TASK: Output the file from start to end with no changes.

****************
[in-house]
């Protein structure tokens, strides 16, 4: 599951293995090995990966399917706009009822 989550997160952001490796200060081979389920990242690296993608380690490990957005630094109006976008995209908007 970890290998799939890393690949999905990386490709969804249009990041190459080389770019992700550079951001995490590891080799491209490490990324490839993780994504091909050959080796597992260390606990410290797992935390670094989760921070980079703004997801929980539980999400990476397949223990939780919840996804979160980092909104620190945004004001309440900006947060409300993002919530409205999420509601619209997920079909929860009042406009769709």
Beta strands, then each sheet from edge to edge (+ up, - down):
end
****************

[in-house]
């Protein structure tokens, strides 16, 4: 599951293995090995990966399917706009009822 989550997160952001490796200060081979389920990242690296993608380690490990957005630094109006976008995209908007 970890290998799939890393690949999905990386490709969804249009990041190459080389770019992700550079951001995490590891080799491209490490990324490839993780994504091909050959080796597992260390606990410290797992935390670094989760921070980079703004997801929980539980999400990476397949223990939780919840996804979160980092909104620190945004004001309440900006947060409300993002919530409205999420509601619209997920079909929860009042406009769709």
Beta strands, then each sheet from edge to edge (+ up, - down):
end